When Kate Moore heads south to Anaheim this weekend to attend the Romance Writers of America’s RITA® Awards, it will be for more than a chance to connect with her fans and fellow romance novelists. Her historical novel To Seduce an Angel is up for the Best Regency Historical Romance award.
A novel never sleeps.
We’re on vacation. As my family plays, I’m working on yet another round of rewrites for a young-adult novel, trying to add a scene about half of the way through.
This has had me thinking quite a bit about the idea of justification—not as in left, right, and center, but as in setting up a scene properly so that a reader neither feels as if it came out of nowhere nor as if it was far too long in coming. Getting it just right is obviously every storyteller’s goal, and one of the more challenging aspects of storytelling. Aristotle said that the end of an effective plot must be “unexpected but inevitable.” I’d say, though, that the same can be true of any good scene, and it doesn’t take a whole lot to mess it up in one direction or the other.
The reason that I’ve had this on my mind, other than my on-going story addiction/obsession, is that the last two books I’ve emerged myself in were Victoria Roth’s Divergent and George R. R. Martin’s Game of Thrones.
Today is the final day to help launch Stillpoint Digital Press’s first original title by contributing to the Kickstarter drive for Sail Away: Journeys of a Merchant Seaman! We’ve already achieved our minimum funding goal thanks to the support of a wonderful group of backers. This guarantees that we’ll be able to get the book completed as envisioned and on schedule. Any additional pledges will ensure that this nautical memoir will reach the audience that it deserves.
If you’ve already pledged, your support is gratefully appreciated! If you’ve been waiting, pledge now and reserve one of the very first copies of the print and/or ebook edition. The link is: http://www.kickstarter.com/projects/334886999/sail-away-first-title-in-stillpoint-memory-memoir
Julia asked some great questions, which got Ms. Steele talking eloquently about the most interesting thing of all: her process as an artist. She talked about how she starts a painting–not the way that I’d have thought, with an image in mind, but by working with texture and color until she sees something on the canvas and then begins to work to bring it out. Fascinating.
“There comes a point in every painting, though,” Steele said, “where I have to take what I thought I was doing–the thing that I’ve been so focused on–and kill it off, let it die. And that’s usually when the painting really takes off.”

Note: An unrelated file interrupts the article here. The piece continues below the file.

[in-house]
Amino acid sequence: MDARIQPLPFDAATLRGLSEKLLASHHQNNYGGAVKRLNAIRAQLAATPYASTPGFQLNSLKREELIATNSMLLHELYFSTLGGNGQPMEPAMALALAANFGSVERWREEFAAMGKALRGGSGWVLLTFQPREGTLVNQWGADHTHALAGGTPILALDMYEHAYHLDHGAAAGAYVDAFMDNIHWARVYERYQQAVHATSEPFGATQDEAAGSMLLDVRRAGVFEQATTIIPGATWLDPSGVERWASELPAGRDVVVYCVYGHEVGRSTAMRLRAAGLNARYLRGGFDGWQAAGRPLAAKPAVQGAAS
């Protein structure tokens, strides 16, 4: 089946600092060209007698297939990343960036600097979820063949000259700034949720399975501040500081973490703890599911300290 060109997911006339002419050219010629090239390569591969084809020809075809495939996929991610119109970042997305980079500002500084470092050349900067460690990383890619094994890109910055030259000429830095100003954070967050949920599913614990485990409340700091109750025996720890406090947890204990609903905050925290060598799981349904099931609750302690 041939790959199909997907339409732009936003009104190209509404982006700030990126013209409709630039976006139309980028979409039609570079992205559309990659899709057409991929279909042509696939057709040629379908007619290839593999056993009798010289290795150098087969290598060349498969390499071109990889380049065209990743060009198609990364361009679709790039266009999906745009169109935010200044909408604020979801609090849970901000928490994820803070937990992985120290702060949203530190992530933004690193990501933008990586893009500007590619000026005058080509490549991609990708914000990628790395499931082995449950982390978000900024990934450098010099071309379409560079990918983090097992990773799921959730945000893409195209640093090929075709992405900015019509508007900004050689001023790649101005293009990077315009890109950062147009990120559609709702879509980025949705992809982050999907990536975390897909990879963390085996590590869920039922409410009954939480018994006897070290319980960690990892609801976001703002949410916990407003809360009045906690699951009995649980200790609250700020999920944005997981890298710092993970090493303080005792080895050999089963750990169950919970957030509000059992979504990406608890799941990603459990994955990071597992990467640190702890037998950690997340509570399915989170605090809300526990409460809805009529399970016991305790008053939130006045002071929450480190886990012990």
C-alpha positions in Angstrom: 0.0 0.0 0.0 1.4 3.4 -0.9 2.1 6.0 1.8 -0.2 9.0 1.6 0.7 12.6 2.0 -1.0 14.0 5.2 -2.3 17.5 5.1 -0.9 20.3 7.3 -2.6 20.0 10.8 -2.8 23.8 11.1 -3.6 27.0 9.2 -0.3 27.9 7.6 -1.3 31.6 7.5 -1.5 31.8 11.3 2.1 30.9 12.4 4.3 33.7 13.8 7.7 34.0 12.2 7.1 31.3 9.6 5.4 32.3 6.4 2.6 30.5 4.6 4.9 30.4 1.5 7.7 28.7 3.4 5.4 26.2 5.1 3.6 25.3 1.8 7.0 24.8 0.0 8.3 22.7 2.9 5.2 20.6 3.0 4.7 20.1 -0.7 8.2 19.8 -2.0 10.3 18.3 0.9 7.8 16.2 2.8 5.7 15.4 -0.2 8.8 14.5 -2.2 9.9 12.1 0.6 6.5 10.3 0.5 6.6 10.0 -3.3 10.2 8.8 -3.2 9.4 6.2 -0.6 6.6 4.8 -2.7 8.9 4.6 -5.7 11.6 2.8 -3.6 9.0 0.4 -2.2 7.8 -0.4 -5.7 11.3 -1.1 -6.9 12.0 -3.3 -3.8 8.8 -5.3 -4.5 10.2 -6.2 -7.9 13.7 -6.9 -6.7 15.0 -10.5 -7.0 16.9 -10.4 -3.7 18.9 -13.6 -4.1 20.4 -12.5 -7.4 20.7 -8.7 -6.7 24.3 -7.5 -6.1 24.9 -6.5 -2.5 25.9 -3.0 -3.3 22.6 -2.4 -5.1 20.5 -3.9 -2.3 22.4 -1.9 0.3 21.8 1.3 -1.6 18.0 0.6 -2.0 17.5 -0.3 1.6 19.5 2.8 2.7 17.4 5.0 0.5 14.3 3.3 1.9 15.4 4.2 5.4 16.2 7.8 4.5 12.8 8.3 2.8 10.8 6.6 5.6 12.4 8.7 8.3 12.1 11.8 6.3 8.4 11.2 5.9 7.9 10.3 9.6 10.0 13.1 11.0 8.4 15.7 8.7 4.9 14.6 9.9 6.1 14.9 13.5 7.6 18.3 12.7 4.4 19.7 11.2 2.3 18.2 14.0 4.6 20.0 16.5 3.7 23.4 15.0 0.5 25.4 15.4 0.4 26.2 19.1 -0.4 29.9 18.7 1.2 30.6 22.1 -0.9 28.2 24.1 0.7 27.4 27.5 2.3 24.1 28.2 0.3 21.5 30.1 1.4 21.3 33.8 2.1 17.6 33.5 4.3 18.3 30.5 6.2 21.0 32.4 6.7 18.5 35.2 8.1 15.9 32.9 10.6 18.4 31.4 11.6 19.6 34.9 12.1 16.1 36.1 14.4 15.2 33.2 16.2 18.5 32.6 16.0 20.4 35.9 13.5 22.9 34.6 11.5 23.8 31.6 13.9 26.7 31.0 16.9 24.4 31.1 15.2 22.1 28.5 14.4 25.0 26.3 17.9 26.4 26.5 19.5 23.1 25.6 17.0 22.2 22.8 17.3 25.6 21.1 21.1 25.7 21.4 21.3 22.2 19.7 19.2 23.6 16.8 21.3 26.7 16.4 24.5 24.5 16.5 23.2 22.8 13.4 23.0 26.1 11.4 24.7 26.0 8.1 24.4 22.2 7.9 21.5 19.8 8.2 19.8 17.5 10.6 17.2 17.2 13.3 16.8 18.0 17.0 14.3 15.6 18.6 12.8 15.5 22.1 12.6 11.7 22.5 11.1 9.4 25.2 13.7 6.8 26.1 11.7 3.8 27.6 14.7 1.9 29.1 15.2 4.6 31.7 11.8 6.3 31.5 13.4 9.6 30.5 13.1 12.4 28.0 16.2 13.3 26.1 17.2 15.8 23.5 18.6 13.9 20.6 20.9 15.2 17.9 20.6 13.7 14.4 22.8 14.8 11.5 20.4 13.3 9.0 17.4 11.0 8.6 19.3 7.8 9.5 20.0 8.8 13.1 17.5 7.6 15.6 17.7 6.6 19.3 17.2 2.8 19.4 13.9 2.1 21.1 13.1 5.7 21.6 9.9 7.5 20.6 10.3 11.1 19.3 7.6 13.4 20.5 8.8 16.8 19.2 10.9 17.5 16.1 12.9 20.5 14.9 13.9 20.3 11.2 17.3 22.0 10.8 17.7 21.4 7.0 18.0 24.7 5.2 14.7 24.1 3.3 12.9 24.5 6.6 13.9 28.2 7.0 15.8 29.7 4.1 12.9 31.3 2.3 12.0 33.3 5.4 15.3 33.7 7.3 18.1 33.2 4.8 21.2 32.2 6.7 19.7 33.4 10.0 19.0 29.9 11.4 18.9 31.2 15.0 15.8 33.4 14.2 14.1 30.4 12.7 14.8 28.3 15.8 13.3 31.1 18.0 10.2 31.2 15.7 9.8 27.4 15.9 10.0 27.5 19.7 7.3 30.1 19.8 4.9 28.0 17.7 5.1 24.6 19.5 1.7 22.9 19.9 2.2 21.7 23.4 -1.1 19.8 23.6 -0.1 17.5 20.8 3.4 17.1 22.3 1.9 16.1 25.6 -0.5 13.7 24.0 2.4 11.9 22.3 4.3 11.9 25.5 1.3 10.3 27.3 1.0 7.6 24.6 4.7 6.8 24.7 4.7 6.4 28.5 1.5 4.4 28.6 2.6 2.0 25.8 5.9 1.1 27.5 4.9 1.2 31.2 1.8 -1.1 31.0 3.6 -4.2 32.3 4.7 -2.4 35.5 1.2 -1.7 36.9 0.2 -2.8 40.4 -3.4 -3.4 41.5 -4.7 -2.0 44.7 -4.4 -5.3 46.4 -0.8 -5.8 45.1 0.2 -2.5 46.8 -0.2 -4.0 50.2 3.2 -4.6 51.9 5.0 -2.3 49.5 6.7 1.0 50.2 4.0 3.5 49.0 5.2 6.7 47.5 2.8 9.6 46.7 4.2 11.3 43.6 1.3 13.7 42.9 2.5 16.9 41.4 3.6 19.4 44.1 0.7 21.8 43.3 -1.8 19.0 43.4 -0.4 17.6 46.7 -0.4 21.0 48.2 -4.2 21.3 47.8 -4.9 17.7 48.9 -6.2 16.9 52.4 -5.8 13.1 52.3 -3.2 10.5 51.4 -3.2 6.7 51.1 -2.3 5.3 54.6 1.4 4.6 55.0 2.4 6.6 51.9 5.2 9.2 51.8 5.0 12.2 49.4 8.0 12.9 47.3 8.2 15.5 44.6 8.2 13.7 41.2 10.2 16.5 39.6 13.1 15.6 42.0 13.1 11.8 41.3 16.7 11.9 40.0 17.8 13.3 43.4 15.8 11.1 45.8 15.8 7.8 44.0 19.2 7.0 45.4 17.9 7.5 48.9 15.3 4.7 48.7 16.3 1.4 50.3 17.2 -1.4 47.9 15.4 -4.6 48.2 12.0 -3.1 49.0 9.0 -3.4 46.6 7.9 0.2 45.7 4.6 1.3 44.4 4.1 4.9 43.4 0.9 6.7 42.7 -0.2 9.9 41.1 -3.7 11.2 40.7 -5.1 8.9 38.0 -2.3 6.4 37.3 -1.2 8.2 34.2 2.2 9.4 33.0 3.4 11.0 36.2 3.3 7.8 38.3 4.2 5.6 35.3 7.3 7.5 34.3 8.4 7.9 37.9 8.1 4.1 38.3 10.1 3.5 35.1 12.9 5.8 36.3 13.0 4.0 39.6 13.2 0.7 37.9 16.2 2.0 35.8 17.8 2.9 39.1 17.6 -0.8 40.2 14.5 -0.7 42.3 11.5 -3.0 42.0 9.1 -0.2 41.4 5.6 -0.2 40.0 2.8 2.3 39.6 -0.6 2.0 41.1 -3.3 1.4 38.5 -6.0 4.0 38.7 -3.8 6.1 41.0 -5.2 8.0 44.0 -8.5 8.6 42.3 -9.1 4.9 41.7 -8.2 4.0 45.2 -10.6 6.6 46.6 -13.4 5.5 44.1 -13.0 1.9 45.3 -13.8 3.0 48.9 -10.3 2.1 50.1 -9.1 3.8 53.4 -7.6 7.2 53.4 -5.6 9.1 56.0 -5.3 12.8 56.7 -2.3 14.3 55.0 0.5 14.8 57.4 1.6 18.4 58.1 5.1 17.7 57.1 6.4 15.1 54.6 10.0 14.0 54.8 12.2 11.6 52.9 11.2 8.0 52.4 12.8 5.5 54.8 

Her comment hit me between the eyes like one of the diamond pickaxes from the games of Minecraft that Julia’s friends are always talking about.
I realized that the same thing was true of just about every writing or editing project that I’ve been involved with: that at some point, I have to take the part of the book that I’ve been fussing at and obsessing over for hours or weeks or months (or, in the case of a book I finished writing recently, for four years) and kill it. Let it die.
And that made me think of the schema of the Hero’s Journey mapped out in Joseph Campbell’s The Hero with a Thousand Faces. There’s a point in most hero tales where the hero (or heroine) has to face a death–either real or metaphoric. Harry Potter allows himself to be killed. Luke Skywalker cuts off his own head (though he thinks it’s Darth Vader’s at the time). Odysseus goes down with his ship before washing up naked on the beach to be found by Nausicaa.
It’s only after this death that the hero can reach his or her potential–can become truly a hero. The old self has to perish in order for the true self to be born.
In every creative project, there’s that moment: the pinnacle of frustration and the abyss of despair. And it’s only by letting go of the thing that we think is so important–the sequence or passage or sentence or character or scene or chapter that we’ve been banging up against that we can discover what the heart of the piece we’re working on truly is.
So, hard as it is, we have to learn to welcome that little death and learn to see it as the narrow, dark passage to the unknown, glorious fulfillment of our own creative work.
The Irish National Library has very quietly taken advantage of the entry this year into the public domain of the works of Irish novelist James Joyce by posting its horde of rare Joyce manuscripts on its online archive.
Maurice Sendak, Author of Where the Wild Things Are, Dies at 83
Image © copyright 1963, Maurice Sendak
If you were to ask me what piece of literature has had the most profound impact on me, I wouldn’t have to think at all. It was Maurice Sendak’s picture-book masterpiece, Where the Wild Things Are.
So, remember the news I’ve been hinting at?
Here it is:
The Human Face of Digital Publishing
The ebook explosion has promised a new relationship between authors and their readers—one that is more immediate and personal. And yet writers looking to take advantage of this new medium find themselves in a familiar bind: either seek to publish through a traditional publisher and receive pennies on the dollar, self-publish, or use a service that is happy to publish your book for you (for either a fee or a percentage of sales)–but without providing any editorial services.
Stillpoint Digital Press is an ebook publisher that provides a human touch. We are an experienced publisher of electronic and print books, ready to help you convert your manuscript or your print volume (whether in- or out-of-print) into a vibrant, exciting digital book. We will help you edit, create a cover, design, and sell your book.
A project (with attendant website) that I’ve been working on for months has gone live:
It’s still in the early stages, but I’d love you to check it out and tell me what you think!
So, this is a post from a second user. Does it work?